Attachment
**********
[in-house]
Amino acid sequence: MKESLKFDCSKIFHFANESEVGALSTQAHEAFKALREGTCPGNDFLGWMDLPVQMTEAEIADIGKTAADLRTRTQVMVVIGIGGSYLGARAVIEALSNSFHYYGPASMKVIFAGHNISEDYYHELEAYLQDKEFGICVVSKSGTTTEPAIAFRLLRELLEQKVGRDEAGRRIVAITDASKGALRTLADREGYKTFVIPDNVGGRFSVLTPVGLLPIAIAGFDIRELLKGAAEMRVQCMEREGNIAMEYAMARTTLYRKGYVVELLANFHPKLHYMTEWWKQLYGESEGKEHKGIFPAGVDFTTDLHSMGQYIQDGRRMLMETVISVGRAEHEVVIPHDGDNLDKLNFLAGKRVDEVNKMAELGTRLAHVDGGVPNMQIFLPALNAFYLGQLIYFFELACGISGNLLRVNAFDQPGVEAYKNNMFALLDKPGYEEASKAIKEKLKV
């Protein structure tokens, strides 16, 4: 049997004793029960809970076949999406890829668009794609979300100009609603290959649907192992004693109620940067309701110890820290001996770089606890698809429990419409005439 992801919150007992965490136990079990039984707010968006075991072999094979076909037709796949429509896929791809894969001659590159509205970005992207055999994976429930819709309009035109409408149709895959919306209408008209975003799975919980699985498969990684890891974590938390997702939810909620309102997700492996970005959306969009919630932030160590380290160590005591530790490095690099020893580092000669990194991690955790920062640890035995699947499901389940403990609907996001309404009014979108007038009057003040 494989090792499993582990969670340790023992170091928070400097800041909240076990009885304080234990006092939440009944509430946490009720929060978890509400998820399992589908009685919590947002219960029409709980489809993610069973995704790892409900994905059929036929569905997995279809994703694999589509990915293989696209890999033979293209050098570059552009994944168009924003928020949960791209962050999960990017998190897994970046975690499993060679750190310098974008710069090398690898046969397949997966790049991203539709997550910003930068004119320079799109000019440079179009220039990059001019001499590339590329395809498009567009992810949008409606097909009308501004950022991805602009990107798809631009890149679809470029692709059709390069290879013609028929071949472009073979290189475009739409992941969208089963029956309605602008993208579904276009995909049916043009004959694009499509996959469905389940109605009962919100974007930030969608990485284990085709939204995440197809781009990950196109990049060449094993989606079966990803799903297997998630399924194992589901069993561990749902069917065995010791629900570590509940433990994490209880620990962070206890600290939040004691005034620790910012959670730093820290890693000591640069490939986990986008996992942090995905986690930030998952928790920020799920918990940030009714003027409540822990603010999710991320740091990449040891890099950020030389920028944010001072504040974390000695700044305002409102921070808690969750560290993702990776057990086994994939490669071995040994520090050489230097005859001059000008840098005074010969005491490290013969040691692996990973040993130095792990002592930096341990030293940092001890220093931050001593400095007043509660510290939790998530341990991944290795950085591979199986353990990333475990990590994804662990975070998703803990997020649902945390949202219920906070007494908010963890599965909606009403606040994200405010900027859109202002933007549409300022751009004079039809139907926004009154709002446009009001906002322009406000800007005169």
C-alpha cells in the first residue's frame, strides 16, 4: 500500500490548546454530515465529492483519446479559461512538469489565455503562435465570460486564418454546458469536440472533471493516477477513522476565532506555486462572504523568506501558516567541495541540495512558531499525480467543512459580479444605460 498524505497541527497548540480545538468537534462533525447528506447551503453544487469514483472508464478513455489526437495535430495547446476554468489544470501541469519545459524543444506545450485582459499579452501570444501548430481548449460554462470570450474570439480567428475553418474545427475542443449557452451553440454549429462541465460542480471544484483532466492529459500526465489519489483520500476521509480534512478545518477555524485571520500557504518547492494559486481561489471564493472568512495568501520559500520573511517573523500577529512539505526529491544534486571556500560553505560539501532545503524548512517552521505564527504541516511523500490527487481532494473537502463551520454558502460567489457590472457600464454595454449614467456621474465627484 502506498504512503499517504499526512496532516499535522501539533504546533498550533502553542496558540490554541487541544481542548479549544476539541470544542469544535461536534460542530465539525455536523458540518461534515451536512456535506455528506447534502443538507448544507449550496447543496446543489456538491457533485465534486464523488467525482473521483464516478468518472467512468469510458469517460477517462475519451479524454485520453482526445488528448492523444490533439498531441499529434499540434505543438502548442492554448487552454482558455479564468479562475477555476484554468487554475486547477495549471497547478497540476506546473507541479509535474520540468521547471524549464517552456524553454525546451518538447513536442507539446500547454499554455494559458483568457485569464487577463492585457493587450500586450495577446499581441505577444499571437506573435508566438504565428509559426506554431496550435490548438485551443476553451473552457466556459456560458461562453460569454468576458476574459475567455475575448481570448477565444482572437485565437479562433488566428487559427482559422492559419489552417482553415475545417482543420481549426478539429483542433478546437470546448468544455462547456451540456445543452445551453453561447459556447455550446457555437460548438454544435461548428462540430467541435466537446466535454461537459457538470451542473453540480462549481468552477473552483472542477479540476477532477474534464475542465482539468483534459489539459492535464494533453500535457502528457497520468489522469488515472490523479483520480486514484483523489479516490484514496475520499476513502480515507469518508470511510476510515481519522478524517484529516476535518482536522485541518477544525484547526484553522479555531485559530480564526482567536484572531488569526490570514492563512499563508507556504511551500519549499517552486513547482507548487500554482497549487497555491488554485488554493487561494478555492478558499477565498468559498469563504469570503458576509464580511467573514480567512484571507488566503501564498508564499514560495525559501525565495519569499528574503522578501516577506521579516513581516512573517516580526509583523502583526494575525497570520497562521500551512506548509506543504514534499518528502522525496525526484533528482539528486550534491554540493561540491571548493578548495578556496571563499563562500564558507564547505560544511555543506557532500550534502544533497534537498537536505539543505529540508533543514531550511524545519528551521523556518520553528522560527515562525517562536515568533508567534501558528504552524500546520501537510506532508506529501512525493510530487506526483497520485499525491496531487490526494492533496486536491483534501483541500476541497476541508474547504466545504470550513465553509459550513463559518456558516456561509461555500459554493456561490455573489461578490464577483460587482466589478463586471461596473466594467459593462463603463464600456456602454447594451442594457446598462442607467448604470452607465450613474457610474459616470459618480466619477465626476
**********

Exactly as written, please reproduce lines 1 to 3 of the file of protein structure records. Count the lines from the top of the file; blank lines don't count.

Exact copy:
[in-house]
Amino acid sequence: MKESLKFDCSKIFHFANESEVGALSTQAHEAFKALREGTCPGNDFLGWMDLPVQMTEAEIADIGKTAADLRTRTQVMVVIGIGGSYLGARAVIEALSNSFHYYGPASMKVIFAGHNISEDYYHELEAYLQDKEFGICVVSKSGTTTEPAIAFRLLRELLEQKVGRDEAGRRIVAITDASKGALRTLADREGYKTFVIPDNVGGRFSVLTPVGLLPIAIAGFDIRELLKGAAEMRVQCMEREGNIAMEYAMARTTLYRKGYVVELLANFHPKLHYMTEWWKQLYGESEGKEHKGIFPAGVDFTTDLHSMGQYIQDGRRMLMETVISVGRAEHEVVIPHDGDNLDKLNFLAGKRVDEVNKMAELGTRLAHVDGGVPNMQIFLPALNAFYLGQLIYFFELACGISGNLLRVNAFDQPGVEAYKNNMFALLDKPGYEEASKAIKEKLKV
């Protein structure tokens, strides 16, 4: 049997004793029960809970076949999406890829668009794609979300100009609603290959649907192992004693109620940067309701110890820290001996770089606890698809429990419409005439 992801919150007992965490136990079990039984707010968006075991072999094979076909037709796949429509896929791809894969001659590159509205970005992207055999994976429930819709309009035109409408149709895959919306209408008209975003799975919980699985498969990684890891974590938390997702939810909620309102997700492996970005959306969009919630932030160590380290160590005591530790490095690099020893580092000669990194991690955790920062640890035995699947499901389940403990609907996001309404009014979108007038009057003040 494989090792499993582990969670340790023992170091928070400097800041909240076990009885304080234990006092939440009944509430946490009720929060978890509400998820399992589908009685919590947002219960029409709980489809993610069973995704790892409900994905059929036929569905997995279809994703694999589509990915293989696209890999033979293209050098570059552009994944168009924003928020949960791209962050999960990017998190897994970046975690499993060679750190310098974008710069090398690898046969397949997966790049991203539709997550910003930068004119320079799109000019440079179009220039990059001019001499590339590329395809498009567009992810949008409606097909009308501004950022991805602009990107798809631009890149679809470029692709059709390069290879013609028929071949472009073979290189475009739409992941969208089963029956309605602008993208579904276009995909049916043009004959694009499509996959469905389940109605009962919100974007930030969608990485284990085709939204995440197809781009990950196109990049060449094993989606079966990803799903297997998630399924194992589901069993561990749902069917065995010791629900570590509940433990994490209880620990962070206890600290939040004691005034620790910012959670730093820290890693000591640069490939986990986008996992942090995905986690930030998952928790920020799920918990940030009714003027409540822990603010999710991320740091990449040891890099950020030389920028944010001072504040974390000695700044305002409102921070808690969750560290993702990776057990086994994939490669071995040994520090050489230097005859001059000008840098005074010969005491490290013969040691692996990973040993130095792990002592930096341990030293940092001890220093931050001593400095007043509660510290939790998530341990991944290795950085591979199986353990990333475990990590994804662990975070998703803990997020649902945390949202219920906070007494908010963890599965909606009403606040994200405010900027859109202002933007549409300022751009004079039809139907926004009154709002446009009001906002322009406000800007005169």